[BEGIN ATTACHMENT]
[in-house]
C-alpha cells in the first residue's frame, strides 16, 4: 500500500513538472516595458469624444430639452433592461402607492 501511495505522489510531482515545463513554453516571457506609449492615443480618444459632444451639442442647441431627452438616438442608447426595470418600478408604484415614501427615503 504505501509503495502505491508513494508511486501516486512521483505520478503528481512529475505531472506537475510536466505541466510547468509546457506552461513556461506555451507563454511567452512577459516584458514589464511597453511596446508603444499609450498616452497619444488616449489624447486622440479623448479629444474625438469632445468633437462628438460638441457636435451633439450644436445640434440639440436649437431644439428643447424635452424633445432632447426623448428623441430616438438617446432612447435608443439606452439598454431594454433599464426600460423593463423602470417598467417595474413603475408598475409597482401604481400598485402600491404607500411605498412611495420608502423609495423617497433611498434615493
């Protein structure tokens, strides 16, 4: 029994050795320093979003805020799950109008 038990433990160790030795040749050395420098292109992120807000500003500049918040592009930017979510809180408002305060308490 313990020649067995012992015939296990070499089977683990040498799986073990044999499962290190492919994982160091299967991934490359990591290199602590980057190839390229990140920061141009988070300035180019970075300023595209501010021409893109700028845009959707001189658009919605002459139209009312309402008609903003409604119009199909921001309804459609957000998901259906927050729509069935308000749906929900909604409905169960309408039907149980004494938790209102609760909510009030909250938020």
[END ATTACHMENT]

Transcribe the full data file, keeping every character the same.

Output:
[in-house]
C-alpha cells in the first residue's frame, strides 16, 4: 500500500513538472516595458469624444430639452433592461402607492 501511495505522489510531482515545463513554453516571457506609449492615443480618444459632444451639442442647441431627452438616438442608447426595470418600478408604484415614501427615503 504505501509503495502505491508513494508511486501516486512521483505520478503528481512529475505531472506537475510536466505541466510547468509546457506552461513556461506555451507563454511567452512577459516584458514589464511597453511596446508603444499609450498616452497619444488616449489624447486622440479623448479629444474625438469632445468633437462628438460638441457636435451633439450644436445640434440639440436649437431644439428643447424635452424633445432632447426623448428623441430616438438617446432612447435608443439606452439598454431594454433599464426600460423593463423602470417598467417595474413603475408598475409597482401604481400598485402600491404607500411605498412611495420608502423609495423617497433611498434615493
């Protein structure tokens, strides 16, 4: 029994050795320093979003805020799950109008 038990433990160790030795040749050395420098292109992120807000500003500049918040592009930017979510809180408002305060308490 313990020649067995012992015939296990070499089977683990040498799986073990044999499962290190492919994982160091299967991934490359990591290199602590980057190839390229990140920061141009988070300035180019970075300023595209501010021409893109700028845009959707001189658009919605002459139209009312309402008609903003409604119009199909921001309804459609957000998901259906927050729509069935308000749906929900909604409905169960309408039907149980004494938790209102609760909510009030909250938020």